We saw so very much that it would be true madness to try to describe everything. I got some good ideas for my own garden, and discovered some new plants. I now know what purslane looks like, and that a Ming Aralia is a house plant, and not a kind of dwarf Japanese Maple.
I also learned that some gardeners don't know when to stop. Annuals are lovely, but can be visual weapons when used by intemperate gardeners. And how people find the time to fill all those little pots, and then water them, I'll never know.
Let's skip the verbiage and get on to the photos...
Beyond this door lay a mad effusion of life. Of greenery and blooms. Made me a little dizzy, but it was quite lush.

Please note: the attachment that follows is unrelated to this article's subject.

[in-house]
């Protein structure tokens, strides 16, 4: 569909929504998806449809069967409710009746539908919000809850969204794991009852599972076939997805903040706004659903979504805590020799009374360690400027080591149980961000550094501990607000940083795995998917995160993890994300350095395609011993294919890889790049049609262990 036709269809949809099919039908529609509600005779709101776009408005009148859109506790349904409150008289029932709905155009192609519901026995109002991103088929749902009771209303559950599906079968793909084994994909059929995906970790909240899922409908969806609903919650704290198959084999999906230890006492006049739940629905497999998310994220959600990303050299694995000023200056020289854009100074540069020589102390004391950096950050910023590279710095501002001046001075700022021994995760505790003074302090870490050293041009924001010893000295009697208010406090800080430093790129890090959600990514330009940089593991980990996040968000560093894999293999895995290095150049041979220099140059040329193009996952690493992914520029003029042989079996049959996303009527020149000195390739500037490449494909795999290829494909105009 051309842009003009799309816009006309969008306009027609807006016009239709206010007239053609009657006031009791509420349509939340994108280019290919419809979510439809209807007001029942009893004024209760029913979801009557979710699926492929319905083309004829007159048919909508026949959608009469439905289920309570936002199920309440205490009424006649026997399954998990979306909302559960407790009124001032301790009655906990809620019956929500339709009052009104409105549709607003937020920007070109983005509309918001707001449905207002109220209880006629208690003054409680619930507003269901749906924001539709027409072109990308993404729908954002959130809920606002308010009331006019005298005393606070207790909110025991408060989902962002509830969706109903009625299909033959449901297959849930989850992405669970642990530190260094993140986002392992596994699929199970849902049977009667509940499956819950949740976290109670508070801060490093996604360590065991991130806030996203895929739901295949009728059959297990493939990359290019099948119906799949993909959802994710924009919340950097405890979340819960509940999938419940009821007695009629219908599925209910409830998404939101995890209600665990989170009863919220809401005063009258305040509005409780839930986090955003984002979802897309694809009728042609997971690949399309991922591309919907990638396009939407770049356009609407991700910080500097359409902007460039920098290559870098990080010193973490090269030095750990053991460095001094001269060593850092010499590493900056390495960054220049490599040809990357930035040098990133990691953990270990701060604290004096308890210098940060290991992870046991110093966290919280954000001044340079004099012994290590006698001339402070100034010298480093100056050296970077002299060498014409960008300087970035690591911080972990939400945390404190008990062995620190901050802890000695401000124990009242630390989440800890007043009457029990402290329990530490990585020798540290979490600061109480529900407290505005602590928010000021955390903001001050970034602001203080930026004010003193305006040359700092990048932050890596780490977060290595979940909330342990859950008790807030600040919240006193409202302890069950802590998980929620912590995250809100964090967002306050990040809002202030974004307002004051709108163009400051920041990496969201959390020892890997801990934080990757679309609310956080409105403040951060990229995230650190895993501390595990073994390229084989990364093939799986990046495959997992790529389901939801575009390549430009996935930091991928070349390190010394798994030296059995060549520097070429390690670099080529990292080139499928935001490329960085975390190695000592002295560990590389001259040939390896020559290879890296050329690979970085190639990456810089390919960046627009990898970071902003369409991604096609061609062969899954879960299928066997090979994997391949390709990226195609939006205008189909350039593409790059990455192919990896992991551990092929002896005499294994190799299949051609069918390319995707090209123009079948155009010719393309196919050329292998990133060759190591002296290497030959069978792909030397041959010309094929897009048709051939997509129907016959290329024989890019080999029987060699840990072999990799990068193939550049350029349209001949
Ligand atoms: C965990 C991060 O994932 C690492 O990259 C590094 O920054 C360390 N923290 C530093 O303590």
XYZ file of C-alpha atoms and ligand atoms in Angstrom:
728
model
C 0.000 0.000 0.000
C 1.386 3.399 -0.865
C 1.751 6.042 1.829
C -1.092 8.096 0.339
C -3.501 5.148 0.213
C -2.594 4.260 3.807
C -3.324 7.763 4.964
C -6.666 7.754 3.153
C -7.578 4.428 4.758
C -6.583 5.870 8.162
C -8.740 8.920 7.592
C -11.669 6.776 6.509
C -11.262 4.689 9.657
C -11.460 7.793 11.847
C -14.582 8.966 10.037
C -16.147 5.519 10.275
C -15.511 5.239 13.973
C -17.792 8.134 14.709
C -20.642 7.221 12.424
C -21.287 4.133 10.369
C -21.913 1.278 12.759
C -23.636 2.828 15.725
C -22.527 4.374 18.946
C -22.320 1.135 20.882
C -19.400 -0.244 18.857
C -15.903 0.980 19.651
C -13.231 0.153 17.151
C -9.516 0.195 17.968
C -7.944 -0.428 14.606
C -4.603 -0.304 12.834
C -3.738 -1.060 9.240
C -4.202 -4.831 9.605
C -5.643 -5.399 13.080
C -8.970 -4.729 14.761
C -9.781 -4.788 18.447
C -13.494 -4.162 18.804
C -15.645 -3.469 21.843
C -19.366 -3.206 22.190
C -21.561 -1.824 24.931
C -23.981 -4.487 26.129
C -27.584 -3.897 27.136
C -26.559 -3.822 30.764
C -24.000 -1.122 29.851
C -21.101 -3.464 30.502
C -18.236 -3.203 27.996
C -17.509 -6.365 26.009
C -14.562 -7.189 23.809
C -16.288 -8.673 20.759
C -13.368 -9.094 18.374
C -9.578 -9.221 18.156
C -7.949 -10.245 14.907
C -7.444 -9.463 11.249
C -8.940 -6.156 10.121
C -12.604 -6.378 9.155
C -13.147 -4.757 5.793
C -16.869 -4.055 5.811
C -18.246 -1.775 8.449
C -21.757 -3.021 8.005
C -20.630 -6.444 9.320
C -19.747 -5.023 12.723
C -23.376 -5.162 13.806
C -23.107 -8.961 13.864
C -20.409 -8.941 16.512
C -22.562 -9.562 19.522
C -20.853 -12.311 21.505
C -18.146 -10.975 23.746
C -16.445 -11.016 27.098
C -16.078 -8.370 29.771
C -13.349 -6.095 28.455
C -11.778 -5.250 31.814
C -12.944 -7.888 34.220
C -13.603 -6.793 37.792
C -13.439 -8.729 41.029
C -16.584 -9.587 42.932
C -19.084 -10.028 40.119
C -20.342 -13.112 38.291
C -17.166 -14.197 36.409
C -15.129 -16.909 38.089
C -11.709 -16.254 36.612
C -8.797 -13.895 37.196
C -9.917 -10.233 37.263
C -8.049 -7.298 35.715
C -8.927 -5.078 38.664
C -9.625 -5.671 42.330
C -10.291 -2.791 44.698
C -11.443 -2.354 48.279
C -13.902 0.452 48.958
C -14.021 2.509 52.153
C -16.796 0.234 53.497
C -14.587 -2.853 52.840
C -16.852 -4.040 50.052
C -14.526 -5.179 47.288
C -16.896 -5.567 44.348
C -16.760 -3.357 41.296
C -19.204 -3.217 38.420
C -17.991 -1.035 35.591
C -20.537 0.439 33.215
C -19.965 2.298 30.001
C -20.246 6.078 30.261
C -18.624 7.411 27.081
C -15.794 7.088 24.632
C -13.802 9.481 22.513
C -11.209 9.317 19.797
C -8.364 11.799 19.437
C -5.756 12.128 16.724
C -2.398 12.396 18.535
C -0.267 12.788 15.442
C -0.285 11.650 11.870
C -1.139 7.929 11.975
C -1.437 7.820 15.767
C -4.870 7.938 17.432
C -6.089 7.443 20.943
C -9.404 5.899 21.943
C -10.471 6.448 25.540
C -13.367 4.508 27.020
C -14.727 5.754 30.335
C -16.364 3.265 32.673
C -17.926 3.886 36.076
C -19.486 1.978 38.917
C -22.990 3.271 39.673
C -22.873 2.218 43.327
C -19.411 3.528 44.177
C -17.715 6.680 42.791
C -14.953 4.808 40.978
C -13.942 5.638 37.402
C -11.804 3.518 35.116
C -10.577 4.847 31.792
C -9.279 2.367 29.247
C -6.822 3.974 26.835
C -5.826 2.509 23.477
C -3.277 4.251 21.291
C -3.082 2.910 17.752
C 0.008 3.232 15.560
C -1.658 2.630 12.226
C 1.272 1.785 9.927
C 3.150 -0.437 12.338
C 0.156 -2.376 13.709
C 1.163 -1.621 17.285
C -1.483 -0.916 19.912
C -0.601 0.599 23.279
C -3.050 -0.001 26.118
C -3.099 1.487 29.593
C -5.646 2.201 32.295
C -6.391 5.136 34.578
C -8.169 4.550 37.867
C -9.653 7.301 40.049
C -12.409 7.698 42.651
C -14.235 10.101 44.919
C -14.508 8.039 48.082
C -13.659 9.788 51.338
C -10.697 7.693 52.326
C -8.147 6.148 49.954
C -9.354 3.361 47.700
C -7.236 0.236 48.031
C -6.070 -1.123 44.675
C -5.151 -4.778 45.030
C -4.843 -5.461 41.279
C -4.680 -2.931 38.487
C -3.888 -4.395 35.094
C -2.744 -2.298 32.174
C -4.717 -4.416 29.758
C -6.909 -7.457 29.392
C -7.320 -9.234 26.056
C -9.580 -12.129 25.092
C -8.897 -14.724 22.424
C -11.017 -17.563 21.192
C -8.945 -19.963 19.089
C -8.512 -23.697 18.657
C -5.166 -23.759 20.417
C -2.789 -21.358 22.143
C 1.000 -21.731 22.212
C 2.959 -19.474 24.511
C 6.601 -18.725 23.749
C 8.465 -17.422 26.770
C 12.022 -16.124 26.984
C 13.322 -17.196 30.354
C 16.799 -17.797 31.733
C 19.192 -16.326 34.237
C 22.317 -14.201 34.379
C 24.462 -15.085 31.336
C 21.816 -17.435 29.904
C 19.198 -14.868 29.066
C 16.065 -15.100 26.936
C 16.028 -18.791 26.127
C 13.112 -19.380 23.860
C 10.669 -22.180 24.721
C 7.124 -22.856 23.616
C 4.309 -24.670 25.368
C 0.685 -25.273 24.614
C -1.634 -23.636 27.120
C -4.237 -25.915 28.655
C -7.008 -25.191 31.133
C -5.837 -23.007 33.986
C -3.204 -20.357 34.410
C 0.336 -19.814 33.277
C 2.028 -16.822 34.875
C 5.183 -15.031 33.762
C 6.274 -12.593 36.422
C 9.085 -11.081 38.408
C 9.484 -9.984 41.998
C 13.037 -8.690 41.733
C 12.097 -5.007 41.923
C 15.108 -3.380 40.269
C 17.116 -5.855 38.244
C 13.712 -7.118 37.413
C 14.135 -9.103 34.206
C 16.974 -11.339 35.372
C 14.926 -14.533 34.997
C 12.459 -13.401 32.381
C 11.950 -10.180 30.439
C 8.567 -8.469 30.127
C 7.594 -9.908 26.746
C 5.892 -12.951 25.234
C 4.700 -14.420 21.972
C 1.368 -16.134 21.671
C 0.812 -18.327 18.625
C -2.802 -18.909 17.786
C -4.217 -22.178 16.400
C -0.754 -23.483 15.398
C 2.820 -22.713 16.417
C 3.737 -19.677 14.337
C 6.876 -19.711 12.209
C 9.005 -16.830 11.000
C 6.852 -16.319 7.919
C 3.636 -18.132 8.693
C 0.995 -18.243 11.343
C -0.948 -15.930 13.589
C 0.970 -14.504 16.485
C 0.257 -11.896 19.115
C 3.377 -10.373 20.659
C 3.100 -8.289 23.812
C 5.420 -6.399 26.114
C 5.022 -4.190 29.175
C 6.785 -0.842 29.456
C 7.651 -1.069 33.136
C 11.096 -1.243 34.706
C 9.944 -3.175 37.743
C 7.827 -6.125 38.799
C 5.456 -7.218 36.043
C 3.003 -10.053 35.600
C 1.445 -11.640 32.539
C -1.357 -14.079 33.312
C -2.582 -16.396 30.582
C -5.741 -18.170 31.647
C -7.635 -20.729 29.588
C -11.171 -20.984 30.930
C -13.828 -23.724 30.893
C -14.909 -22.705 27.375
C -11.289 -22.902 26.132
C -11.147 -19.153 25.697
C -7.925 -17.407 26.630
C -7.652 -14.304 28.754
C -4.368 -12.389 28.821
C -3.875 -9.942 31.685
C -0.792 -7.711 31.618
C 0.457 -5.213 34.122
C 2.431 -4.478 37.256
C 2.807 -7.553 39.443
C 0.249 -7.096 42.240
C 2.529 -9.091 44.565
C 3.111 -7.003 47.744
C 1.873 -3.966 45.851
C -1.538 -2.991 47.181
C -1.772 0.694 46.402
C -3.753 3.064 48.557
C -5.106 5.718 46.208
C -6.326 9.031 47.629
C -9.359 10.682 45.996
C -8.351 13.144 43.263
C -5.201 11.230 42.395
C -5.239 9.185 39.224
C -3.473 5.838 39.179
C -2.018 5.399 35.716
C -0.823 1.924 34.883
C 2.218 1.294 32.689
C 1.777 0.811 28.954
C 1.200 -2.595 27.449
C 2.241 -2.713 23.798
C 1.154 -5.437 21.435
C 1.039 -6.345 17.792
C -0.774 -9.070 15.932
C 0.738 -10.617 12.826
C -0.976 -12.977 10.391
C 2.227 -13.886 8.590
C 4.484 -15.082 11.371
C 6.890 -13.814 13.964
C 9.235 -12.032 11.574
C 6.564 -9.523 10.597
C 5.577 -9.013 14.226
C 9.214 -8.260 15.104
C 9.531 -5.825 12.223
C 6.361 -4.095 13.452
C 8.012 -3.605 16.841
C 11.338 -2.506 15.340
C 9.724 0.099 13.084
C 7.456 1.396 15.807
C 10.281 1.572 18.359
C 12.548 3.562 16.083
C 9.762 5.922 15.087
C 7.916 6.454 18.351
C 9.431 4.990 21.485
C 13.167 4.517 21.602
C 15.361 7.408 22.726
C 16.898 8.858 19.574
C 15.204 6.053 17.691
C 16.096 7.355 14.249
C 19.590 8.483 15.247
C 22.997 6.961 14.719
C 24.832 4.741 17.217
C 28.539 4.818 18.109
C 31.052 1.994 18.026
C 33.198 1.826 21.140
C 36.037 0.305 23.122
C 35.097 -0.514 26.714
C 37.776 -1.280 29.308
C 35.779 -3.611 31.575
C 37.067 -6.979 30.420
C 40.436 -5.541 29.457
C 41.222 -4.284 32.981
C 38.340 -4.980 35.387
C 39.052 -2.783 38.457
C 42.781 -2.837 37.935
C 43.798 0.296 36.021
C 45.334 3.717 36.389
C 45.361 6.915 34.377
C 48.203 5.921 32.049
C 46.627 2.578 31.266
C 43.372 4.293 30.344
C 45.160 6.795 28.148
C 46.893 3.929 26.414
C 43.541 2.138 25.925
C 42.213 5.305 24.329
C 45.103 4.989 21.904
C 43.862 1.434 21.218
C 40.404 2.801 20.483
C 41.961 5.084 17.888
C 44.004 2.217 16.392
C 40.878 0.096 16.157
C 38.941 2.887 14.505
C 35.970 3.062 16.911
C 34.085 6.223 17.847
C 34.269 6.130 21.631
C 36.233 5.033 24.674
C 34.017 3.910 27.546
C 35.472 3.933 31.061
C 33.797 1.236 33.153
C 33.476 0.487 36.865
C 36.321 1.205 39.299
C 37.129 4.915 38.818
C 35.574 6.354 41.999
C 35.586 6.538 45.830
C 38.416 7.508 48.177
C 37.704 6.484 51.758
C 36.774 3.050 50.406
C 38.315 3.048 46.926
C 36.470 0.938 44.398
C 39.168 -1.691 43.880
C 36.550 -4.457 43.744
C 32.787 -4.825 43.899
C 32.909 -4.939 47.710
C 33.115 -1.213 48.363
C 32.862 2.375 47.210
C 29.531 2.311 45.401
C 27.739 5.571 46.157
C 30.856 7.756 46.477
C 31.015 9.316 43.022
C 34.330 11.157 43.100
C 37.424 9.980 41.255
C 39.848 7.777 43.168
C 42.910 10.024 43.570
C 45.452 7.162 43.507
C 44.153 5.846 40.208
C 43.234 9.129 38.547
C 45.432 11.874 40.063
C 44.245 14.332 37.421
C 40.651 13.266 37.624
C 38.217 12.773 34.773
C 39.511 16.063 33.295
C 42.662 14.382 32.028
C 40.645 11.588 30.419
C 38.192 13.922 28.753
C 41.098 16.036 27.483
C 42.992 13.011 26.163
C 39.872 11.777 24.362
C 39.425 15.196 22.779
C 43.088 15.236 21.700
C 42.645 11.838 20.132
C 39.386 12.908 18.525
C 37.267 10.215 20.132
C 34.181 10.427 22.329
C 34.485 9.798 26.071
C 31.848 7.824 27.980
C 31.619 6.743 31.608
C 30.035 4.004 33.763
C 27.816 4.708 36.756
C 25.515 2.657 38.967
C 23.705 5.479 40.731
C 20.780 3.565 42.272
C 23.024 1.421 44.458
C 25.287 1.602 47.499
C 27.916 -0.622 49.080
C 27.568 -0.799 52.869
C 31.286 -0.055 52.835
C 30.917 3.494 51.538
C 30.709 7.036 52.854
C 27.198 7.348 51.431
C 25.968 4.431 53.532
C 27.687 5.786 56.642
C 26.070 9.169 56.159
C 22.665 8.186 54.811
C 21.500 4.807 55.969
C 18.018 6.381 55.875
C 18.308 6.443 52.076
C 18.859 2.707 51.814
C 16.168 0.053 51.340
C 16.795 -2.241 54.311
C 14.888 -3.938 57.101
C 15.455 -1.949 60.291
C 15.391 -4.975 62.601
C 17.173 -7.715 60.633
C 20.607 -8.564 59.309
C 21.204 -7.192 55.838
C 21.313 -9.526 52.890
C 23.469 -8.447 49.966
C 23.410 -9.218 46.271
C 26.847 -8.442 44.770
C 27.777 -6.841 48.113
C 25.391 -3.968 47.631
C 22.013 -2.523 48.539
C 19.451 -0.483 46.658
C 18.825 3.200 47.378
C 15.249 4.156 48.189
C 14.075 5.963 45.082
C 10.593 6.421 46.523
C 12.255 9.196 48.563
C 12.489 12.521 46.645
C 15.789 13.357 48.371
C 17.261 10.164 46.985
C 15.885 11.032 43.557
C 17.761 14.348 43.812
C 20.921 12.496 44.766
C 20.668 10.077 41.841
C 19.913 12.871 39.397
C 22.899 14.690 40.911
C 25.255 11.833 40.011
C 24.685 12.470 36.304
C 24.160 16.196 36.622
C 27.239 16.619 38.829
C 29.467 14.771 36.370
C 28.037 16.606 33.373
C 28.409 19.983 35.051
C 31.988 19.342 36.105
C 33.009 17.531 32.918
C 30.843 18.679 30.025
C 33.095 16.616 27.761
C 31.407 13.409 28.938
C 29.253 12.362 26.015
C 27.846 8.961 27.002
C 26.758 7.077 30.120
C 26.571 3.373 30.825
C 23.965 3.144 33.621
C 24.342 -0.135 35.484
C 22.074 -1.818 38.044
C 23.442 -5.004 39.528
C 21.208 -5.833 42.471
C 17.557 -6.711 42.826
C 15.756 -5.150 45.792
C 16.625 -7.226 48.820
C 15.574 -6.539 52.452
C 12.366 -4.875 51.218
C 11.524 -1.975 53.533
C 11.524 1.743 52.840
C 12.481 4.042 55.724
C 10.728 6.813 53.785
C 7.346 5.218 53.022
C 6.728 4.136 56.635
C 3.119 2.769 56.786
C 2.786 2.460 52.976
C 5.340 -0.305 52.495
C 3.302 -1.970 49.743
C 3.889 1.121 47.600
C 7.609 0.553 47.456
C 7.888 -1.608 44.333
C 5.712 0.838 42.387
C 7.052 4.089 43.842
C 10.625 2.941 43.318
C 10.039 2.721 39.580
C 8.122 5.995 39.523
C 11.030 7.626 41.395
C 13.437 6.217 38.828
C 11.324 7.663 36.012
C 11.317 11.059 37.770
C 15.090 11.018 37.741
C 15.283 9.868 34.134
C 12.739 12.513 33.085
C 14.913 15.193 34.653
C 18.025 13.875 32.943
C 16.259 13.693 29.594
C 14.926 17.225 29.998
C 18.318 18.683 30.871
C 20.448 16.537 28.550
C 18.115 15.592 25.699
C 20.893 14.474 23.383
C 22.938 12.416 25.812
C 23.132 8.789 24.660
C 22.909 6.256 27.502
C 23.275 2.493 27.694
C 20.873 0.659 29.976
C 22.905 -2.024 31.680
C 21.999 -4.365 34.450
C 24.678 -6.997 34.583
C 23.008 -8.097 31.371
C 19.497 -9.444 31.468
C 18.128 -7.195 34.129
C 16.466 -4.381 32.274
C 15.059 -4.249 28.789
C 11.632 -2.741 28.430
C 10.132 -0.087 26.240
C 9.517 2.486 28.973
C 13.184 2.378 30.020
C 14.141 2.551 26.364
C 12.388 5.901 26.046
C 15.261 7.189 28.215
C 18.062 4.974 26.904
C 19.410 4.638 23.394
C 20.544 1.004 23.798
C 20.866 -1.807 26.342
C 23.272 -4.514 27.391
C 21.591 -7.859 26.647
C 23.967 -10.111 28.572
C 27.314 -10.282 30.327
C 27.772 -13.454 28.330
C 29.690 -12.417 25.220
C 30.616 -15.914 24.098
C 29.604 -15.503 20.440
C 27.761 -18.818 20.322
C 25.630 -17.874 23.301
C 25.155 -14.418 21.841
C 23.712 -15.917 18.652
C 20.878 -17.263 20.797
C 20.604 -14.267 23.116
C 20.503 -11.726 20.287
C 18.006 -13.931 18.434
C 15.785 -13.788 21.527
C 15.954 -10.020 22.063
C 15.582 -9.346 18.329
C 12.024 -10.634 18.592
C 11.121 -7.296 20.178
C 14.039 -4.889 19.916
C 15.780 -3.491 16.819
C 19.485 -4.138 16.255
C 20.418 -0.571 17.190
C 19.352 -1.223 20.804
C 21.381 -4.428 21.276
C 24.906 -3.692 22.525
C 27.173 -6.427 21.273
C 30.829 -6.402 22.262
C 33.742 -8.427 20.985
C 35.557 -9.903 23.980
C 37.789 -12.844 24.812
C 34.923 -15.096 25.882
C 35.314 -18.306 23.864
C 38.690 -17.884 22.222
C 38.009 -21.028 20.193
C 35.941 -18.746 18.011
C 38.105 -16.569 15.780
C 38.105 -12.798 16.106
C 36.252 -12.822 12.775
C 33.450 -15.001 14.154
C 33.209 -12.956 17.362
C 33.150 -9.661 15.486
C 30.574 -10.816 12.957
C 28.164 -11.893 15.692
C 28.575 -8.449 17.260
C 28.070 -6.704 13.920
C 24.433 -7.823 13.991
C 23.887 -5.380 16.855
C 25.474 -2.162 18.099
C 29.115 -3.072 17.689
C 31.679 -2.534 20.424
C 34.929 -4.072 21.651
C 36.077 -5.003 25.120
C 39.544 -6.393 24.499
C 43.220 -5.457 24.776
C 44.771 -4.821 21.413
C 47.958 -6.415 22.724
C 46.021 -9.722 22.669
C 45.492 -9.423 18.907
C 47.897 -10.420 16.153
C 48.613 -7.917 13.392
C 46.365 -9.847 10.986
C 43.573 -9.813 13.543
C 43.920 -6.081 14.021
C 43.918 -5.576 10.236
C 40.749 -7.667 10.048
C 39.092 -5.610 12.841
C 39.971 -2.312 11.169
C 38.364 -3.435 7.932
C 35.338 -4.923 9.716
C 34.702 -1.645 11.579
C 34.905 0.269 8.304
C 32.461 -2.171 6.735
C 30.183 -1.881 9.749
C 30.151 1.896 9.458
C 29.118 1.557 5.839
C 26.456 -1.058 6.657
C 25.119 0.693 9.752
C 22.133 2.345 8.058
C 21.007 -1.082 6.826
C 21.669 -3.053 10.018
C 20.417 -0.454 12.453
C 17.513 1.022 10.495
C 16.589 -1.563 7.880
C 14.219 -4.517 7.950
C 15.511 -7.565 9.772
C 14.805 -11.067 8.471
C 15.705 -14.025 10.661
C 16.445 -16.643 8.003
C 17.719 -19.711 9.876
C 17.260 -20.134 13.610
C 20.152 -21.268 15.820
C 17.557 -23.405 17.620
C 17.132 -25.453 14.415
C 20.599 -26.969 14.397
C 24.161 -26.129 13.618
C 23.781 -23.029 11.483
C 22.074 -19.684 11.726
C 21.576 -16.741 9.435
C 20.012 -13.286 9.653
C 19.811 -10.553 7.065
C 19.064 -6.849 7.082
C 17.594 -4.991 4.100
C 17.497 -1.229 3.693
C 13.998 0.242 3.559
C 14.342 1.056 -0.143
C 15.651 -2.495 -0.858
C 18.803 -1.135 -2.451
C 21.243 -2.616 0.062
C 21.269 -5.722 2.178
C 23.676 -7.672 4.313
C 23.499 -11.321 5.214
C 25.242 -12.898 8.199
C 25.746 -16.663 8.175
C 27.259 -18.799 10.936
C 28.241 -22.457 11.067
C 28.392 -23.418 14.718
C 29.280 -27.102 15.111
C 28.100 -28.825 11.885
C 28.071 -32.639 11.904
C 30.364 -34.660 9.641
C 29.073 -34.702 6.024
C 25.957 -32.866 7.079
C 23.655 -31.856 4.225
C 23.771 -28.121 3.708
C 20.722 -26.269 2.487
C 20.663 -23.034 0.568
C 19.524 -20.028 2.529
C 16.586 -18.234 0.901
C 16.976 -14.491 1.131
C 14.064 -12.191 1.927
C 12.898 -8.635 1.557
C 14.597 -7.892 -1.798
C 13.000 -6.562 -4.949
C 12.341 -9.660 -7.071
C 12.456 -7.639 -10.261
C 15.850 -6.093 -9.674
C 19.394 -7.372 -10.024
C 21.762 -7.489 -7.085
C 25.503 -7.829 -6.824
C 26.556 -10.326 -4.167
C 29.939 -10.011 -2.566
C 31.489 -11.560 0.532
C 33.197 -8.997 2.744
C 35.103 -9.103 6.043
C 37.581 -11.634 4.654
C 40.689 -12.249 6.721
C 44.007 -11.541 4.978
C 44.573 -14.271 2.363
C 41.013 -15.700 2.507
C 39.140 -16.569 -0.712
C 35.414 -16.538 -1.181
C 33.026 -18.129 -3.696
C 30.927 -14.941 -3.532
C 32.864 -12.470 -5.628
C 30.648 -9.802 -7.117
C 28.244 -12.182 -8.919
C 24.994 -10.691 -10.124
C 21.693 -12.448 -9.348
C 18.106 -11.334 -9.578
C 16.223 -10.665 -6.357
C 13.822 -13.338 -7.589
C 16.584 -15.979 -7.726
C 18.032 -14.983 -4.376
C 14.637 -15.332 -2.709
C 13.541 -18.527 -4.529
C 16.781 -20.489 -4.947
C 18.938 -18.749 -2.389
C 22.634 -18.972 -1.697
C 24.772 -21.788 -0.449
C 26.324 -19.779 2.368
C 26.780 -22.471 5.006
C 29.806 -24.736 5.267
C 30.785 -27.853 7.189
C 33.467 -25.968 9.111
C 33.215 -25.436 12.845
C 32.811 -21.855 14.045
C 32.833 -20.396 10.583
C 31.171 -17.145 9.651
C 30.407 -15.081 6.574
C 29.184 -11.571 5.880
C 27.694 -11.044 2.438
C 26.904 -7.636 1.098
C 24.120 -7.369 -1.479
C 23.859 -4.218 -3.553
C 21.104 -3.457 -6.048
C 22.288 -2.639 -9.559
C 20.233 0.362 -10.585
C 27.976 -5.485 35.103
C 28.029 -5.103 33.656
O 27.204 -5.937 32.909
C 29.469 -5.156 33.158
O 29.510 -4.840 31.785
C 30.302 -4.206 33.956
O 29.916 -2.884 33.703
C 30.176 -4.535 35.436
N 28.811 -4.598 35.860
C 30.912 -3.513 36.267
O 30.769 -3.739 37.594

This was a stunning contrast to the first garden...The docent mentioned that the tiny boxwoods are snipped weekly.
The theme of this garden was Southern Charm. One of the most amazing facts about it was that the home was only eleven years old, but had been designed/decorated to seem much older. I would've made some different choices, but it was gracious, overall.
Now, this place kind of freaked me out. It was so enormous and well-planned, that I guessed that it was a business right off--but it was also obviously a labor of love. The Yoga Garden was so huge--covering an acre or more--that there was no way I could give you a sense of the whole area with a single camera shot. Here are some details:
Part II later this week. xo